There has been a lot of discussion about IPv6 in Open MPI and OpenRTE
recently. My comments here relate solely to OpenRTE and are intended to
help provide some clarity to the discussion.
OpenRTE communications are done via the Runtime Messaging Library (RML)
API. The RML is really a strategy layer - it determines which transport
will be used for the given message, and handles routing where required
(e.g., between cells). In our component architecture, the RML is
implemented as a framework - only one RML component can be selected and
active in a process.
Sitting under the RML is one or more transport systems - these are
known as Out-Of-Band (OOB) components and reside in the oob framework.
Because the OpenRTE messaging system must work in a heterogeneous
environment, multiple OOB components can be selected and active at one
time. The RML is responsible for picking the correct OOB to use to
communicate to a specific process in the most efficient manner possible.
Message destinations are specified in terms of OpenRTE process names -
*not* IP addresses. Thus, a message is sent to a particular OpenRTE
process name - it is the shared responsibility of the RML and its
underlying OOB components to translate that into a network address. The
exact role of the RML versus the OOB in that translation process has
not yet been determined.
Communication contact information for each process is provided to a
process during startup in the form of URI's that contain the OpenRTE
process name, IP address, and socket. A process is first given the URI
for the head node process (HNP) of that cell. This is done so that the
process can obtain subsequent information from the registry such as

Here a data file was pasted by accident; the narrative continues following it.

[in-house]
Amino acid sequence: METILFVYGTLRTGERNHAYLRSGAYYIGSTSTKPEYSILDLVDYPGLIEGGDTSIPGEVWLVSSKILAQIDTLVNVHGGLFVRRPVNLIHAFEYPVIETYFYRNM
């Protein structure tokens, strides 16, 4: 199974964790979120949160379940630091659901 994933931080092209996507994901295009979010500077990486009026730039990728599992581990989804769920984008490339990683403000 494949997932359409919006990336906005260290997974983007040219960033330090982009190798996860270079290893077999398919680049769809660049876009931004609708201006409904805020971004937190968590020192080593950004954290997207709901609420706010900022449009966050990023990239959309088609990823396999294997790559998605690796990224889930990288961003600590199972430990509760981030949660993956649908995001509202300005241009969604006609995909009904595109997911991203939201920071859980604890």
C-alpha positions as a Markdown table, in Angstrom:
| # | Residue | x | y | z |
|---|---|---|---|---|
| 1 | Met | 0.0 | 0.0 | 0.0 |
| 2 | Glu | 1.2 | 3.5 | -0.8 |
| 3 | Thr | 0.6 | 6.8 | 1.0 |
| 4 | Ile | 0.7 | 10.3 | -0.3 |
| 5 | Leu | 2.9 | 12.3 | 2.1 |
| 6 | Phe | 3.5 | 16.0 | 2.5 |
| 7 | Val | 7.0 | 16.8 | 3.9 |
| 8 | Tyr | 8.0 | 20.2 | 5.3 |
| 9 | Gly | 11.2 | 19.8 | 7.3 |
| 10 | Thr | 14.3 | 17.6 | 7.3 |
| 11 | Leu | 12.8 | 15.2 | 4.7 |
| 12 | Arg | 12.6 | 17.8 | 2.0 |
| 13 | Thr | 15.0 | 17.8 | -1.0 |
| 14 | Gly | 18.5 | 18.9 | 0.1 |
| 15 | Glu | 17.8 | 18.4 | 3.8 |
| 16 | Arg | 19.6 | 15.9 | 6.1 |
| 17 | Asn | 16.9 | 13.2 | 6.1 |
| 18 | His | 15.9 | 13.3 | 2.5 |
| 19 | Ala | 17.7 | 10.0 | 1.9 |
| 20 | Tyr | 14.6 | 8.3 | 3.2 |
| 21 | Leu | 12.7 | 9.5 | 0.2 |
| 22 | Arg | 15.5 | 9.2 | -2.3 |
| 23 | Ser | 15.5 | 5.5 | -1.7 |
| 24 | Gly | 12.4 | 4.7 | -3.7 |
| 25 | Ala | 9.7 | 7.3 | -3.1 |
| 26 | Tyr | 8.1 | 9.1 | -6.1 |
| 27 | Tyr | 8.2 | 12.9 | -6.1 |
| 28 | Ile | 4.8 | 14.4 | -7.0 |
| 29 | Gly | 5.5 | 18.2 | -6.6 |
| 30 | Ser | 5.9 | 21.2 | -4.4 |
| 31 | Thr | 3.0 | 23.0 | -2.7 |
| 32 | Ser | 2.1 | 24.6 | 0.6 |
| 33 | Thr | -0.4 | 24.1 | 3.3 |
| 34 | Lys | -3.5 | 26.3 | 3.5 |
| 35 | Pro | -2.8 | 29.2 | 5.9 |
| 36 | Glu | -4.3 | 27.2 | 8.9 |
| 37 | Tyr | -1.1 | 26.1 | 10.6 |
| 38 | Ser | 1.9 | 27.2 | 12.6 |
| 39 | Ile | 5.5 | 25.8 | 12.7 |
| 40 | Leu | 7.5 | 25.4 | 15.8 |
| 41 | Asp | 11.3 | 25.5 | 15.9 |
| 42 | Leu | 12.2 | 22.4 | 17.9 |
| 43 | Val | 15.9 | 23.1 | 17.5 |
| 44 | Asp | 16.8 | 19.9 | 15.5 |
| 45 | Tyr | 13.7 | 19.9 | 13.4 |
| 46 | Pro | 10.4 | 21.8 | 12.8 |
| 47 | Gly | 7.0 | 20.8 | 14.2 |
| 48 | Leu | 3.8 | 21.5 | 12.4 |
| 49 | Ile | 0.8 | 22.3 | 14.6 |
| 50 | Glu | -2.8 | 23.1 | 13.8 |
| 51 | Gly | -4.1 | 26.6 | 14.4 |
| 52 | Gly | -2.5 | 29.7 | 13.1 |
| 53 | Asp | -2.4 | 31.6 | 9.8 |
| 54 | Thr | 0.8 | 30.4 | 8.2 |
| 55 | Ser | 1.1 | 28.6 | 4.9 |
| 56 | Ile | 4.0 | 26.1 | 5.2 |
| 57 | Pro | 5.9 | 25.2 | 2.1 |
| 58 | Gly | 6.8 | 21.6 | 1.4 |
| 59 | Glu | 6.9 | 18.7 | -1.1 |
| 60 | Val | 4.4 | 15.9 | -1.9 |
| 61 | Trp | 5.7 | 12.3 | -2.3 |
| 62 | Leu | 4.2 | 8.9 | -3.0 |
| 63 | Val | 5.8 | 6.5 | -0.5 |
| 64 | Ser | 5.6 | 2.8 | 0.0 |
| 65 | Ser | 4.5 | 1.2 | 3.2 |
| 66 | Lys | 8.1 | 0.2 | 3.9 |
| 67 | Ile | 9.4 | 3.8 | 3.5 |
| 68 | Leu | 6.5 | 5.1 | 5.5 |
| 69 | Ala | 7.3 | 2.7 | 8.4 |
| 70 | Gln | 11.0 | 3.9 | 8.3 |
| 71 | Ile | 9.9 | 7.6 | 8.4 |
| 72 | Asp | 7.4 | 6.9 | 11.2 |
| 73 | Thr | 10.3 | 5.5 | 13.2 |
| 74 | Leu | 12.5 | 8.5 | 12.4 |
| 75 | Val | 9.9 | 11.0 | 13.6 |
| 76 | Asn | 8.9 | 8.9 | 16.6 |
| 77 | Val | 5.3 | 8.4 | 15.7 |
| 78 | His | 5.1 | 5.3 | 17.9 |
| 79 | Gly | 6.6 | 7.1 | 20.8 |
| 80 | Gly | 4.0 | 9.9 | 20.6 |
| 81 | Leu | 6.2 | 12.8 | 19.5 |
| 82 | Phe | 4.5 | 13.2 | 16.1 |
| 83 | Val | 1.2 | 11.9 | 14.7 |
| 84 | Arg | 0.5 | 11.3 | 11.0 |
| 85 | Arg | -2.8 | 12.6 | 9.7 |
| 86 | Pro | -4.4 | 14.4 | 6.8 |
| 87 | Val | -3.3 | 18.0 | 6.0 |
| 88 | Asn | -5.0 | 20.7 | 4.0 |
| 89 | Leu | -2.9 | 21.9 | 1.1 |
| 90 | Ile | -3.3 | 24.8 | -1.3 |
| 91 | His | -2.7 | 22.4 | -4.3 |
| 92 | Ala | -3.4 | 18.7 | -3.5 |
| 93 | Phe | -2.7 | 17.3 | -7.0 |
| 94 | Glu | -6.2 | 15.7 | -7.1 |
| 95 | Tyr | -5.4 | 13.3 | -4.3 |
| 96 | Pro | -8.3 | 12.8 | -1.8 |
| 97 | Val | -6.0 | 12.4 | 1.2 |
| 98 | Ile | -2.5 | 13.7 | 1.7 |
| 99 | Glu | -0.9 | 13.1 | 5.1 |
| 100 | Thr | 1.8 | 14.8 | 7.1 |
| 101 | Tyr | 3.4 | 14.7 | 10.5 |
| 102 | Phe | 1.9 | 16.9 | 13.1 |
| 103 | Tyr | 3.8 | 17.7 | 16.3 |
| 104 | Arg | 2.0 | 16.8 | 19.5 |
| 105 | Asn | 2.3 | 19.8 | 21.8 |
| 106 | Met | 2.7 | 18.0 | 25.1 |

contact info for all other processes in the job, MPI-layer contact
information, etc. The URI for each process clearly indicates whether
IPv6 or IPv4 is to be used for contacting that process name. The system
allows for multiple URI's to be provided for the same process name -
selection of which one to use for a given message is done by the RML
based on (a) interface availability (e.g., if only IPv4 is available,
then that is the one used) and (b) network congestion. Hence, there is
no ambiguity over which transport to use.
In the case of IPv6 versus IPv4, the expectation was that there would
be two OOB components, one each for these two protocols. The OOB
components are selected based on local support - i.e., if the local
system supports IPv6, then that component would be selected and
available. Likewise, if the local system can support IPv4, that
component would be selected too.
I hope that helps clarify OpenRTE's operation. I truly believe that
including IPv6 and IPv4 components in the OOB will be fairly simple to
accomplish. Yes, there may be some duplicate code - if there is enough
duplication, we can move the duplicate code into the OOB's base and let
the two components share it. Otherwise, a little duplication isn't that
big a deal.
I'd be happy to answer further questions. I believe you will find that
the Open MPI transport layer operates in a very similar manner, though
I leave that to Tim and Galen to clarify.